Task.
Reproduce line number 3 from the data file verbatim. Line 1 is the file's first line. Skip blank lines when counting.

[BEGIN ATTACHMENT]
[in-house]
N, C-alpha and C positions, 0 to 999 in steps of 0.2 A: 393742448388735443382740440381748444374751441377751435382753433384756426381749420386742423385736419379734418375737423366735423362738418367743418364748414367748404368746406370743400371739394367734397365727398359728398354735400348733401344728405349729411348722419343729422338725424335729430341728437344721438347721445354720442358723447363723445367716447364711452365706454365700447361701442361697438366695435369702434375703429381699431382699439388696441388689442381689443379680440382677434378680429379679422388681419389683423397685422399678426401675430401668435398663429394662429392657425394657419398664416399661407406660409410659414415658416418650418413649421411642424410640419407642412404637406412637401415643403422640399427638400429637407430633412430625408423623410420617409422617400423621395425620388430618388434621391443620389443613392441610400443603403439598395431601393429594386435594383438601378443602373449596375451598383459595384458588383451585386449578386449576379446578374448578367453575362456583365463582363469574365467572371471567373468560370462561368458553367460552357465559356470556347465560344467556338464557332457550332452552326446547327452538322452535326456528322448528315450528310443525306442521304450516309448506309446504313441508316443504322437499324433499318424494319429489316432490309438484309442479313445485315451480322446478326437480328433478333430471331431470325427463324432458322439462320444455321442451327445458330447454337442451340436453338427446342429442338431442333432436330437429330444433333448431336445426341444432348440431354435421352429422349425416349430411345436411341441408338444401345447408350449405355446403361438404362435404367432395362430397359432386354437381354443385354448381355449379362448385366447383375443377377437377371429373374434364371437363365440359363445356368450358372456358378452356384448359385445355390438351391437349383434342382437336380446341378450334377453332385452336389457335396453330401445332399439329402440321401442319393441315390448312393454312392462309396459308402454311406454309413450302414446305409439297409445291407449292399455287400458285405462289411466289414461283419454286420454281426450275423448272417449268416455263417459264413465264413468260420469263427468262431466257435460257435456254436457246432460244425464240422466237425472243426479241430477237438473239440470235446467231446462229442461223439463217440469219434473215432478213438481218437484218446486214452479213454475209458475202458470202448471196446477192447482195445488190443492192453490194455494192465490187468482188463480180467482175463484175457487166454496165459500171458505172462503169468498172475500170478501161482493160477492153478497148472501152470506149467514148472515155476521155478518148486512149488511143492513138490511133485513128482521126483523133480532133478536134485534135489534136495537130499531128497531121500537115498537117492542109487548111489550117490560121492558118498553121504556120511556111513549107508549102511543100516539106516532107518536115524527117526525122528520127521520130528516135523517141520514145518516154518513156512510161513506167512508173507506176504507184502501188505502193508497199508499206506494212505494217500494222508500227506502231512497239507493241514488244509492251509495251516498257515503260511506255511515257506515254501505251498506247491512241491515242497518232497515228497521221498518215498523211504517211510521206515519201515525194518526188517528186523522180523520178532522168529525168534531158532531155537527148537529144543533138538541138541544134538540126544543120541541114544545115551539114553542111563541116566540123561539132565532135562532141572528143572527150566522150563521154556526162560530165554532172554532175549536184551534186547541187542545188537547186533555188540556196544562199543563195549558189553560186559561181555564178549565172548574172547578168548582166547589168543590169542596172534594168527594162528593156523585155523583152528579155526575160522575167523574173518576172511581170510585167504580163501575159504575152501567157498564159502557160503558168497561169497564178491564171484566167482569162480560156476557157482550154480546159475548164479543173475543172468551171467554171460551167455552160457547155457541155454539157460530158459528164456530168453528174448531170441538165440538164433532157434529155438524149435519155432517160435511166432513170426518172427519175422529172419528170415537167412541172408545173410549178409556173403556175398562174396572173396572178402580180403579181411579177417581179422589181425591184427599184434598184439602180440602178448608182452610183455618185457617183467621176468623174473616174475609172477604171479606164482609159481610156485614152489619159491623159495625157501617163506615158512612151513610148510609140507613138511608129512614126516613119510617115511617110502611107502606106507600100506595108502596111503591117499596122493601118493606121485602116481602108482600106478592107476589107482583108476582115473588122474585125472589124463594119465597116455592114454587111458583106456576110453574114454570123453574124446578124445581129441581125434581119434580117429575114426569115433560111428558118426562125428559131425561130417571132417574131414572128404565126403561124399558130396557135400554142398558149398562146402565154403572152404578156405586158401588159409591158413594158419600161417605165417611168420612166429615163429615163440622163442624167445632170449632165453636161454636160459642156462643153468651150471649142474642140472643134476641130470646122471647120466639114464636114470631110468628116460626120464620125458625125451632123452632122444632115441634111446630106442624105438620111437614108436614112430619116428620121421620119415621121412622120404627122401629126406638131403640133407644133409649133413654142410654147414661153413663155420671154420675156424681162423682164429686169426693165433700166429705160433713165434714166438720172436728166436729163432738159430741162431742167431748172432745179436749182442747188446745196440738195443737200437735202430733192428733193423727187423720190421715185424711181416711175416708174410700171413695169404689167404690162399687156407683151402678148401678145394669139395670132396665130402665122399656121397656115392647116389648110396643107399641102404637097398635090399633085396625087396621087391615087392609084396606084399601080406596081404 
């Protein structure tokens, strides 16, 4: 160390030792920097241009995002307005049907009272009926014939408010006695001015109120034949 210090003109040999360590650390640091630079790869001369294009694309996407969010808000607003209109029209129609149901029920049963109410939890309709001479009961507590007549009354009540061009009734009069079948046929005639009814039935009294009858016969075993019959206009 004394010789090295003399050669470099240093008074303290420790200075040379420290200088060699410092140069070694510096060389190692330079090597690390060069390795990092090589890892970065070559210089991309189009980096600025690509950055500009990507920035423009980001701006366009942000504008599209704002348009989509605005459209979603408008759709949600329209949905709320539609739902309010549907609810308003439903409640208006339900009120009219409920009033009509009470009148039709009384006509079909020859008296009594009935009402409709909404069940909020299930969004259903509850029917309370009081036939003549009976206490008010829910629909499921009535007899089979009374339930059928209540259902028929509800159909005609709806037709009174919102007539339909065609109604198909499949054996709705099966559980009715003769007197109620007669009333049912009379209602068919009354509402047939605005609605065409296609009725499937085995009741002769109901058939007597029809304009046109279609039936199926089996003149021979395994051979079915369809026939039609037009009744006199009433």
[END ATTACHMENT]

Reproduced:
């Protein structure tokens, strides 16, 4: 160390030792920097241009995002307005049907009272009926014939408010006695001015109120034949 210090003109040999360590650390640091630079790869001369294009694309996407969010808000607003209109029209129609149901029920049963109410939890309709001479009961507590007549009354009540061009009734009069079948046929005639009814039935009294009858016969075993019959206009 004394010789090295003399050669470099240093008074303290420790200075040379420290200088060699410092140069070694510096060389190692330079090597690390060069390795990092090589890892970065070559210089991309189009980096600025690509950055500009990507920035423009980001701006366009942000504008599209704002348009989509605005459209979603408008759709949600329209949905709320539609739902309010549907609810308003439903409640208006339900009120009219409920009033009509009470009148039709009384006509079909020859008296009594009935009402409709909404069940909020299930969004259903509850029917309370009081036939003549009976206490008010829910629909499921009535007899089979009374339930059928209540259902028929509800159909005609709806037709009174919102007539339909065609109604198909499949054996709705099966559980009715003769007197109620007669009333049912009379209602068919009354509402047939605005609605065409296609009725499937085995009741002769109901058939007597029809304009046109279609039936199926089996003149021979395994051979079915369809026939039609037009009744006199009433």